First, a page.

So start checking off your Scavenger Hunt list today, share my posts, send me piccies of you holding the items requested, and have some fun as we celebrate my release of the Earth and Sky Series.
To help you start off, here is a sample of the LOVE IN THE FOREST collection by Nurtured by Nature Designs. Aren’t they beautiful?? Visit Jo’s page and you get another entry into The Hunt. Buy a piece and it’s a double win, you get a beautiful piece of jewelry to wear AND an entry into The Hunt! It’s that easy!
Jump on the train that leads to Earth and Sky Retreats in Demilune, NY by grabbing your own copy of LOVE IN THE FOREST, available at the following locations:
Amazon.com Keep in mind, if you are buying from amazon.com there are second hand sellers who will reap all the profits. So if you see the print copy for more than $15.99 at amazon, that’s a second hand seller. Better to buy the print version from Barnes and Noble, and the digital or KU copies from amazon.com.
So, there we are. Have fun getting to know Brooke and Josh and the rest of the Earth and Sky gang! And good luck in the Scavenger Hunt!
We will be holding the drawing on the Autumn Equinox. So get your quests in and join in on the fun!
I can never be idle. When I’m idle, I’m usually napping. I have a difficult time giving myself permission to just “be.” That includes watching television or movies, or curling up in a comfy chair with a good FICTION book. I can sit on my porch and be idle, but that is dependent on the weather and bugs, as it’s not screened in. And, even then, I’m mentally listing my To-Do’s lined up for when I get done idling.
My day usually consists of getting up early and writing or doing writing-related tasks until it’s time to start my day job. Then I work from home anywhere from 10 to 6 hours a day doing work stuff. By then I’m a bit worn out, so I take a break before it’s time to do house chores, errands, cook a meal. After dinner, if I’m not burnt out from an unusually emotionally rough day with clients, I’m back to writing or promoting.
When I’m writing, I feel torn between writing and promoting. Or writing and cleaning, or writing and working. When I’m working, I’m worrying about the chores not getting done. When I’m doing chores, I berate myself for “procrastinating” and not writing.
Sometimes it’s a no win situation every step of the way.
So these last three weekends we’ve spent time getting away from the house by camping and visiting friends and family in an effort to create some fun-time. And it’s been wonderful. We started August off with a family camping trip to Kindervolk, my husband’s aunt and uncle’s family retreat up by Lake Placid.
The second weekend in August we spent up at Long Lake/Racquette Lake visiting with friends. We helped hang Kaz’s GLORIOUS set of windchimes that are perfect for healing the soul. Their melody is deep and rich and soft and not healing.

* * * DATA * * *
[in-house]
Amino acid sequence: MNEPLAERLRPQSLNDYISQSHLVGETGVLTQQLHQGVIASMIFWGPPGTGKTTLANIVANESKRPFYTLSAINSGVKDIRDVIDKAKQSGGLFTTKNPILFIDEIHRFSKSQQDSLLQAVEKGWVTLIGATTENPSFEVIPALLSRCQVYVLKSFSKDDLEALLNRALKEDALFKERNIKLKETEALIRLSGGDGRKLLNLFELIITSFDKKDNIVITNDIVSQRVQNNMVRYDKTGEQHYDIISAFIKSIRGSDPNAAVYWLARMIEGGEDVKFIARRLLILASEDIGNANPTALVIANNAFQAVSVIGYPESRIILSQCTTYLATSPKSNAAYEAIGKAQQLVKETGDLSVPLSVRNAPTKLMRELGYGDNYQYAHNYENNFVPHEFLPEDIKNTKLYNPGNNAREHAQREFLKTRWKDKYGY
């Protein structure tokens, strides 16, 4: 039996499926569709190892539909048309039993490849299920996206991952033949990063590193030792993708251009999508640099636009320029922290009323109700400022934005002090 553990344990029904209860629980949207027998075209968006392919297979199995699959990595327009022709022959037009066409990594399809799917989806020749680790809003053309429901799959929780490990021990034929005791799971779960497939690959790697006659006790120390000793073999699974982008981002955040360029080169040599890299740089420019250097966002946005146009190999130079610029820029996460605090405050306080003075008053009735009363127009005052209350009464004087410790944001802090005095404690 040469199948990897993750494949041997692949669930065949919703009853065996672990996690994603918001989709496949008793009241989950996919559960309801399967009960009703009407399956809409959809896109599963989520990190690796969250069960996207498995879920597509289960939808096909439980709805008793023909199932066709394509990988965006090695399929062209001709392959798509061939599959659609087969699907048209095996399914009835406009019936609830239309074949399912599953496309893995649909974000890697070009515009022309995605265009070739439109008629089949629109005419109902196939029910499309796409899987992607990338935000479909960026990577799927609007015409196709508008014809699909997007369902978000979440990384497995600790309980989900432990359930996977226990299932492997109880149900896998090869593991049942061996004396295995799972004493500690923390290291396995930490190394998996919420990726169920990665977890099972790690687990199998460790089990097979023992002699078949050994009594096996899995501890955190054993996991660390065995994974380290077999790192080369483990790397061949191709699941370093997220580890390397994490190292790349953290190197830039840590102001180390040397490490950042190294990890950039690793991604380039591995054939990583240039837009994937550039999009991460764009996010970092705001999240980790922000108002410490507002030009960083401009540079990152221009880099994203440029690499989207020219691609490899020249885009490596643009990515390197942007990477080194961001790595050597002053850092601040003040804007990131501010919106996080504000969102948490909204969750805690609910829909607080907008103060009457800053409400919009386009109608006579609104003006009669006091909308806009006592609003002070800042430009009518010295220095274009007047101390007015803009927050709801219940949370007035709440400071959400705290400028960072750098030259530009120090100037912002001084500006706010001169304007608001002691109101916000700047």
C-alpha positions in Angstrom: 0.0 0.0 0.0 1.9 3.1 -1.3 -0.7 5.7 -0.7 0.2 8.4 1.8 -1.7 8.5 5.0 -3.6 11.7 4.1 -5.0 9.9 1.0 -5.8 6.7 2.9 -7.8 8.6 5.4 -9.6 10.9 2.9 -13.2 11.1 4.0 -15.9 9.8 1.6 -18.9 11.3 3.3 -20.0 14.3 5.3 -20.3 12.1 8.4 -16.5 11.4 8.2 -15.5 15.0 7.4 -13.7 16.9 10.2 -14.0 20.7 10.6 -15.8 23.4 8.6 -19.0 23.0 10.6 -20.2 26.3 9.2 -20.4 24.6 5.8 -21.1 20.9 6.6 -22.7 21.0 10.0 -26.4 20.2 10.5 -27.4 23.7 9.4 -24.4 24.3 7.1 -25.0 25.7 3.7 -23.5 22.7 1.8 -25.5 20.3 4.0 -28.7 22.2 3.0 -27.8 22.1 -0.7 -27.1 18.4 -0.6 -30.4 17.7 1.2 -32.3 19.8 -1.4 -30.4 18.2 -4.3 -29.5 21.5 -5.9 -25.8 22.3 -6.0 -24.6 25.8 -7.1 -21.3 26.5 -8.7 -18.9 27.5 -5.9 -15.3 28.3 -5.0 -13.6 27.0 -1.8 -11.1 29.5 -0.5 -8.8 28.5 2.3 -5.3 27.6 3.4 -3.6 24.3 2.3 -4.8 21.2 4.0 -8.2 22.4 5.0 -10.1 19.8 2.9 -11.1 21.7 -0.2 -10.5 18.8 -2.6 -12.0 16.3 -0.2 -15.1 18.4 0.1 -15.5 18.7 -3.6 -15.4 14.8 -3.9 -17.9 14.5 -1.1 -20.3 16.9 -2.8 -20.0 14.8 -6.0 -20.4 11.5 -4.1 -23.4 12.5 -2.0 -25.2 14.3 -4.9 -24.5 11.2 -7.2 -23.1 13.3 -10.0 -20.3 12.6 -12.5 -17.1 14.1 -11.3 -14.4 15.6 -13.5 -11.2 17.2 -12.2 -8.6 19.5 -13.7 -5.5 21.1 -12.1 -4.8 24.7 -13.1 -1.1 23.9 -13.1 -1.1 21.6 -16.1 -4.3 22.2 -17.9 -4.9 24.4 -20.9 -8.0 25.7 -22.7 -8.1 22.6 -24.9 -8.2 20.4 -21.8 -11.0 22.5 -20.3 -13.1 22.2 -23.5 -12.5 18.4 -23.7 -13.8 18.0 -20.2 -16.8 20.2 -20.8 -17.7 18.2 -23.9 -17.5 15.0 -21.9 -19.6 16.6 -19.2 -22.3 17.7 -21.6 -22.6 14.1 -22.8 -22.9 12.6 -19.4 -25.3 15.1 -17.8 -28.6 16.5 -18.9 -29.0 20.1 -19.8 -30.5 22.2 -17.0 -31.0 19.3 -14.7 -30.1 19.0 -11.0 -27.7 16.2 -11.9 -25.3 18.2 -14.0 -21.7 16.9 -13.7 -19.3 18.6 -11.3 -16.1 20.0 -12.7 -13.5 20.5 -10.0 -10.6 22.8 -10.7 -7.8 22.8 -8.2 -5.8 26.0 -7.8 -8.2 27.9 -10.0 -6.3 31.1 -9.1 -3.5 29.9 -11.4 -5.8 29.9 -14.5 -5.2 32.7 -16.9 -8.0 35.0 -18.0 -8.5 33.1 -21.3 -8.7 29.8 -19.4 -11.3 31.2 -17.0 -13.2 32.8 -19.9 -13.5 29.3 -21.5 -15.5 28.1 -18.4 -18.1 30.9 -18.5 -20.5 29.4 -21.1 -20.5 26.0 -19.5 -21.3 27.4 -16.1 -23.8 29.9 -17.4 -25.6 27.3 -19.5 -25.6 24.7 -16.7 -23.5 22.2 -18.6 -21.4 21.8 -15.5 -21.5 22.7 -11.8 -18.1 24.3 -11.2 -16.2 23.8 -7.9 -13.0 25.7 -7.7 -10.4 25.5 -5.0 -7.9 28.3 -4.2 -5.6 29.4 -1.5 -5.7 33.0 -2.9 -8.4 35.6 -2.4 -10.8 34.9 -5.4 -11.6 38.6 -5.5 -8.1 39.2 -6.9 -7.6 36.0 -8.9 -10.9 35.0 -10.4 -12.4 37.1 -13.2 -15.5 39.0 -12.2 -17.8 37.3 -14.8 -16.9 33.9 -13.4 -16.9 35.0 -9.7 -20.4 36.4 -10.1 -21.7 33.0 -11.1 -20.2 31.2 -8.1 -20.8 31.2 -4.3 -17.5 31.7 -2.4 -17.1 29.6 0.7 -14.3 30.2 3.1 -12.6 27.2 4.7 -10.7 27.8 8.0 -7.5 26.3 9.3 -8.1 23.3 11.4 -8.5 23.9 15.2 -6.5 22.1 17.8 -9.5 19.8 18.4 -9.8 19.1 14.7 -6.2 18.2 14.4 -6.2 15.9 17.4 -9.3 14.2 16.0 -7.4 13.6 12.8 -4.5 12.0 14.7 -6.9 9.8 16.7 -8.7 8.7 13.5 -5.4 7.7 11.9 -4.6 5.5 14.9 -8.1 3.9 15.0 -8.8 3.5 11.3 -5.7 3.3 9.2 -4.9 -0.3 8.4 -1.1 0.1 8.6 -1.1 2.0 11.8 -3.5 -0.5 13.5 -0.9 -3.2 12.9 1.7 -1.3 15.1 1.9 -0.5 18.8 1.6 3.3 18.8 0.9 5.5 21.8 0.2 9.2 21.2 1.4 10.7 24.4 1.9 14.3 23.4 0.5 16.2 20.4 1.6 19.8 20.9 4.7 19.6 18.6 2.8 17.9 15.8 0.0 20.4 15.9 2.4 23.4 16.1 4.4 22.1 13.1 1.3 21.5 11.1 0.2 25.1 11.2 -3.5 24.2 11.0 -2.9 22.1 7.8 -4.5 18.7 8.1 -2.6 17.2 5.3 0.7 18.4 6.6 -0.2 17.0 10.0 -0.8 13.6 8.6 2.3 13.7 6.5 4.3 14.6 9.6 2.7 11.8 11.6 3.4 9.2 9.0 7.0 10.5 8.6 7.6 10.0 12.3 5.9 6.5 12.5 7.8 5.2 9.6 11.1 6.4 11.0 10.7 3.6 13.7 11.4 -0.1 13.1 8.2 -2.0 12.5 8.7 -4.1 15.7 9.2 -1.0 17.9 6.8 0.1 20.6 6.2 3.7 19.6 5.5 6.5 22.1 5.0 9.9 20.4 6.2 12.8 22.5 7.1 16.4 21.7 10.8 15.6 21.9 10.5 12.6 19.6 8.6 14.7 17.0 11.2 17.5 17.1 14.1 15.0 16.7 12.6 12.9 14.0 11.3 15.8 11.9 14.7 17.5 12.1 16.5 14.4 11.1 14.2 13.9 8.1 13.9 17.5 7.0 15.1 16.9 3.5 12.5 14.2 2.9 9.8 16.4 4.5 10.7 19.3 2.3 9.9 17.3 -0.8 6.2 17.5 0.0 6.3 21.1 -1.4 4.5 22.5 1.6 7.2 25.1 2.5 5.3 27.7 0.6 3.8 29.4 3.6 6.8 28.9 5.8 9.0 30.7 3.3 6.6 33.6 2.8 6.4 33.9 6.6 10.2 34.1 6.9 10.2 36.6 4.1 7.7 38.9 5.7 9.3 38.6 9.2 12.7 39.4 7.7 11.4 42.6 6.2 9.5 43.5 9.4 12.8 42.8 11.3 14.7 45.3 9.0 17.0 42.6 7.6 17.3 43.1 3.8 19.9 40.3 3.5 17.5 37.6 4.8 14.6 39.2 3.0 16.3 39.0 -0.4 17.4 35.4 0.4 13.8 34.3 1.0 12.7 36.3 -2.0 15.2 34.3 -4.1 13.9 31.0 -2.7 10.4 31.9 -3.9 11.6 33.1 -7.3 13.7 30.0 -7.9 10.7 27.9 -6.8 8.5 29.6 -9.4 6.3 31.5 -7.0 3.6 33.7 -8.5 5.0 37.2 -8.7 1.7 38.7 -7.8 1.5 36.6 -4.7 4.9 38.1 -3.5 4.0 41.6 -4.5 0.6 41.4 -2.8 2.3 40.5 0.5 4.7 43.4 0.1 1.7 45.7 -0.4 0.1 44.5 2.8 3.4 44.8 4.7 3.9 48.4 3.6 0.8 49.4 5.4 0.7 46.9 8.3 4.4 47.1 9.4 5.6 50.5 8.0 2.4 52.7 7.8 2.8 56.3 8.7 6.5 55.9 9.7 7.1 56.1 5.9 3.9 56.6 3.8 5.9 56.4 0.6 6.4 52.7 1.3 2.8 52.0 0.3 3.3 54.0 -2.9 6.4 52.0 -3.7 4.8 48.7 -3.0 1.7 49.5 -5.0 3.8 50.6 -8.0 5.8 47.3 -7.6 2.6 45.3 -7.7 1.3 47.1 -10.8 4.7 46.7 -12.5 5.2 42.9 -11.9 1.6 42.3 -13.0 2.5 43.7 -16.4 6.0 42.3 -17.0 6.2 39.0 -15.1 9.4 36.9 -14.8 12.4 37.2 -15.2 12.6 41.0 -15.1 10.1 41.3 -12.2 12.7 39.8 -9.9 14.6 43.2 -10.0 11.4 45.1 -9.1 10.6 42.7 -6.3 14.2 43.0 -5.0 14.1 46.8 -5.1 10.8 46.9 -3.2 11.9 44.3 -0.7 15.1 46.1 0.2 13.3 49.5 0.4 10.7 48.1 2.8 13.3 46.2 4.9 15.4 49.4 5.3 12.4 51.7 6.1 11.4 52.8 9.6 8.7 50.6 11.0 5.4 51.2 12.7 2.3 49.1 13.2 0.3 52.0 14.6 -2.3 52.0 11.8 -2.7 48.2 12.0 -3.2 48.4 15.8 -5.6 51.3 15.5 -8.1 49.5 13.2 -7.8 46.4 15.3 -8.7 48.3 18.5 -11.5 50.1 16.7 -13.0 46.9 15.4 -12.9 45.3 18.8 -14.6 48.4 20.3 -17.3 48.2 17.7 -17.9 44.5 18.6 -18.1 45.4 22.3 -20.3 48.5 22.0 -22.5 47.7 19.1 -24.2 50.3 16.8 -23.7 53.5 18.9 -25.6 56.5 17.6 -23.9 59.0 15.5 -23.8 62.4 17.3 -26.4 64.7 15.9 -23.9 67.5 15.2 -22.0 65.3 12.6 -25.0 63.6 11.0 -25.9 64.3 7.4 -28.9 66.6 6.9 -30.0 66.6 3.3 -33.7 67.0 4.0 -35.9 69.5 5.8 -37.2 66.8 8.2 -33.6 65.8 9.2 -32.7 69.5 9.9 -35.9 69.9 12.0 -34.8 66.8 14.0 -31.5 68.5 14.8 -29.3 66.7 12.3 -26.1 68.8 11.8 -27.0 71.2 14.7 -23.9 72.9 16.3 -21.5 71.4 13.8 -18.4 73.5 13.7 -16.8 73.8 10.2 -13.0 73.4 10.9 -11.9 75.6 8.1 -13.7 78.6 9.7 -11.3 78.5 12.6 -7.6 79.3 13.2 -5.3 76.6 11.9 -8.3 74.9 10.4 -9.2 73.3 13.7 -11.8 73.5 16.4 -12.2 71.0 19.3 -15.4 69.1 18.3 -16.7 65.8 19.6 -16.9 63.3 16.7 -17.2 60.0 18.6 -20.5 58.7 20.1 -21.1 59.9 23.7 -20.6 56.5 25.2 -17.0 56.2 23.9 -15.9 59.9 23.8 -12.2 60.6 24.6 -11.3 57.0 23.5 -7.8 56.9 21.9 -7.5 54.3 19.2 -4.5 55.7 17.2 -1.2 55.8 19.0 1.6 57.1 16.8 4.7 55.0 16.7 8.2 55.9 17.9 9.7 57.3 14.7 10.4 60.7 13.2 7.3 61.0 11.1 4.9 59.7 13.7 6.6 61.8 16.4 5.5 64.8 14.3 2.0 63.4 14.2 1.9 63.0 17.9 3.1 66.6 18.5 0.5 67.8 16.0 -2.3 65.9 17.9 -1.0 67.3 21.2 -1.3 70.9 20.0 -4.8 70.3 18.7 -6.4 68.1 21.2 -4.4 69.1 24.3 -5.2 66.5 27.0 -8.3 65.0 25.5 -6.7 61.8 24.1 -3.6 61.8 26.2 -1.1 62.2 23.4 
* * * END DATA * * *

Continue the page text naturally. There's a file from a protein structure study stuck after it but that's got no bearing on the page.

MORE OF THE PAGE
We got to go out on the lake and commune with nature, and just BE.
We ended that trip with a stop into an Irish Pub in Indian Lake called McShanes. WE HIGHLY RECOMMEND IT! I went completely off my gluten-free, no meat eating plan and had a Reuben, as per the chef’s suggestion as it is his favorite dish to make. And no wonder. It was yummy! But so was the selection of beers. Again, I opted for a gluten filled beer, an old favorite, Smithwicks (properly pronounced Smiddicks.) I don’t see those locally too much, so I couldn’t resist!
Finally, this past weekend, David and I went with my sis, Jeana, and her son/my nephew Matt, and our furnephew, J-J-J-Jett! (woohooo oooooh ooooh oooh) to Cranberry Lake, NY. At one point, Jeana and I actually sat and stared at one another a little dazed and out of our element, both acknowledging it felt “weird” to not have to do anything.
I tried to write here and there, but to be honest, it felt so good to just laugh and be silly with my baby sis while David and Matt went kayaking or worked on fire starting techniques, that I felt NO GUILT at putting Liza and Jack (Book 3 of Earth and Sky Series, LOST IN YOUR RHYTHM) on the back burner for a bit.
Another fun thing we did in August that was absolutely not physically productive was seeing STOMP at the Stanley Theatre in Utica, NY. I’ve been following STOMP since the late 90s and always wanted to see them, but never had the chance. When I learned they were going to be in Utica, it was perfect timing! I’ve been working on my 3rd Earth and Skies book, LOST IN YOUR RHYTHM, and Jack is a former THUMP! Performer (which is my made up world’s version of STOMP!). So to see them perform on stage, while we sat three rows away from all the action, was just amazing. We couldn’t take photos during the performance, but here is the stage before the show started and here are me and David fully masked and practicing social distancing as safely as possible!
Let’s not forget our jaunt to the newly purchased Italian Feast in Little Falls, owned and run by my nephews James and Matt, and their dad, Curt. The EGGPLANT PARM is second only to MINE. I will be re-ordering that again. (Okay, another gluten-filled meal. I paid for it later but it was worth it!)
And as August comes to a close, signs that summer is waning and Autumn is around the corner are evident. We are signing off the summer with a 50th birthday party for a friend, and then kicking off September with a D&D game with my kids. And then Autumn will officially kick off with a Mabon celebration and birthday party for my hubby at the end of September.
And, in keeping with the way I started this blog…Balance. We have to find time for fun to balance out our work mode. And I think I did a good job of it this past month!
Enjoy the rest of the summer, make time for adventures, but also remember to keep life balanced. Anything in excess is no good!
Welcome to Bicolandia! A region located in the Southern part of the Philippines. This blog is dedicated to anything and everything we love about Bicol. Let me tell you about the things that I find interesting in my side of the world.